A 3rd Runway at Heathrow
10 reasons why we oppose it
The previous Government set up the Airports Commission, chaired by Sir Howard Davies, to look at whether new runways would be needed. It narrowed the choice to a 2nd runway at Gatwick or a 3rd runway at Heathrow. In its final report, published in July 2015, it recommended 3rd runway at Heathrow. But it is not a done deal. The Government makes the final decision. An announcement is expected before Christmas. But that will not mean it is a done deal. It could face legal challenges. It will need to get planning permission. The last Labour Government gave permission for a 3rd runway but it never saw the light of day because of the weight of public opposition. It could happen again.
A 3rd runway would mean 250,000 extra flights a year using Heathrow
- Over 700,000 live under the Heathrow flight paths; making London the most overflown city in Europe
Number of people affected:2. At least 783 homes would be demolished
That is simply the number required for the runway itself. Heathrow has recognized that up to 4,000 in total might need to be bought up because the current plans leave too many people uncomfortably close to the new runway.
3. Tens of thousands would be under a flight path for the first time
A new runway inevitably means a new flight path. Many people in West London, (including parts of Chiswick, Brentford and Hammersmith) as well as areas west of the airport could get planes for the first time for possibly as many as 13 hours in one day.
4. A third runway is not essential for London economy
More business people and tourists fly into London each year than fly to any other city in the world. Most have no preference which airport they use. This trend will continue whether or not a third runway is built at Heathrow. The Airports Commission, while favouring Heathrow, still called Gatwick a credible option.
- There are big air pollution problems around Heathrow
Heathrow is the only major UK airport where air pollution levels remain stubbornly above EU legal limits. The pollution comes from the planes but also from the traffic on the nearby motorways. Despite cleaner planes and cars coming on-stream, there is real doubt whether, with a third runway and its extra 250,000 flights, the air pollution limits will be met.
6. A 3rd runway would cause health problems
There is clear evidence that the high levels of air pollution in London are causing health problems, and even early death. Studies also show that noise can cause stress and heart problems as well as impact on children’s learning.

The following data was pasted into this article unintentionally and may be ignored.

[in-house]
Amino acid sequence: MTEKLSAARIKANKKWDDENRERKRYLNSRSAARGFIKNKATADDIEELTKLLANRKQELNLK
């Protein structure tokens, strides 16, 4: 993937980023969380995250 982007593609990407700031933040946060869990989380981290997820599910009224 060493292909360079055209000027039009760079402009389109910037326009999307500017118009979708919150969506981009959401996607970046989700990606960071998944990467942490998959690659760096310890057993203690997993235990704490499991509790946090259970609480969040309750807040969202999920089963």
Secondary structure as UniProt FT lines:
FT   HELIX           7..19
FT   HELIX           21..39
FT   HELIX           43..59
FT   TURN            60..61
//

7. A 3rd runway would require expensive rail and road upgrades
The M25 between junctions 14 and 15 (Heathrow to the M4) is the busiest section of motorway in UK. It may need to be upgraded even without a 3rd runway but part of the M25 would need to be put in a tunnel if a new runway is built. It is estimated that the road and rail upgrades could cost at least £5 billion. Heathrow Airport will pay for any new runway but could well ask for public money to pay for the surface access improvements.
8. It would cause big climate problems
A third runway in itself would not bust the Government’s targets to cut CO2 emissions but it would mean that the planes using the country’s other airports would need to be strictly controlled.
9. It would face massive opposition
There would be opposition not just from local residents but also from environmentalists, many local authorities, politicians from all parties as well as some businesses and trade unions. When the last Government tried to build a third runway, it was defeated by this coalition. Huge rallies attended by thousands of local people, cross-party political activity, eye-catching direct action, all backed up by sound arguments saw of the plans for a third runway.
10. There are alternatives
Other airports are being looked at where the impacts of expansion would be less but there is also scope for a switch to rail. Around 20% of the flights currently using Heathrow are domestic or to near-Europe. And, indeed, 45% of air trips within Europe are 500 kilometres or less in length. If trains were fast and more affordable, a number of people would switch from air to rail.